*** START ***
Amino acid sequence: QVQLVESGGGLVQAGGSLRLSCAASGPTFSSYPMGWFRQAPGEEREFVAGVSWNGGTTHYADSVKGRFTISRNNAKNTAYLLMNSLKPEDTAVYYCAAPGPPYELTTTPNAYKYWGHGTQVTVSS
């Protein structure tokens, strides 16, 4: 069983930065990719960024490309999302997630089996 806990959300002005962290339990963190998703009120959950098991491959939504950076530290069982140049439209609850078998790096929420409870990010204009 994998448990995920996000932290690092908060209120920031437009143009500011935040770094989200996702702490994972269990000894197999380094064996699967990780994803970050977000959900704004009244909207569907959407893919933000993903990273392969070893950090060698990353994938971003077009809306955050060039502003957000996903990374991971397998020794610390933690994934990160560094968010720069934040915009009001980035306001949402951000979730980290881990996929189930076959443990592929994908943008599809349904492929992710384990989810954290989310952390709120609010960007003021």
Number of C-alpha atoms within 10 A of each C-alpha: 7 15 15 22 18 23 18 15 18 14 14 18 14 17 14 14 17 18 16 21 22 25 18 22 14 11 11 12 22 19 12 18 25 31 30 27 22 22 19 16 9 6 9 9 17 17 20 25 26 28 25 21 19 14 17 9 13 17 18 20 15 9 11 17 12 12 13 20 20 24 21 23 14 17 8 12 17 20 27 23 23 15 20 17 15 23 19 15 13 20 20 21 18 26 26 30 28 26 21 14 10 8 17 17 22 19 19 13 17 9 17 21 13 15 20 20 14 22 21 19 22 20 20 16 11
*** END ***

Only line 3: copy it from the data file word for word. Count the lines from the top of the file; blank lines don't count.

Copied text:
Number of C-alpha atoms within 10 A of each C-alpha: 7 15 15 22 18 23 18 15 18 14 14 18 14 17 14 14 17 18 16 21 22 25 18 22 14 11 11 12 22 19 12 18 25 31 30 27 22 22 19 16 9 6 9 9 17 17 20 25 26 28 25 21 19 14 17 9 13 17 18 20 15 9 11 17 12 12 13 20 20 24 21 23 14 17 8 12 17 20 27 23 23 15 20 17 15 23 19 15 13 20 20 21 18 26 26 30 28 26 21 14 10 8 17 17 22 19 19 13 17 9 17 21 13 15 20 20 14 22 21 19 22 20 20 16 11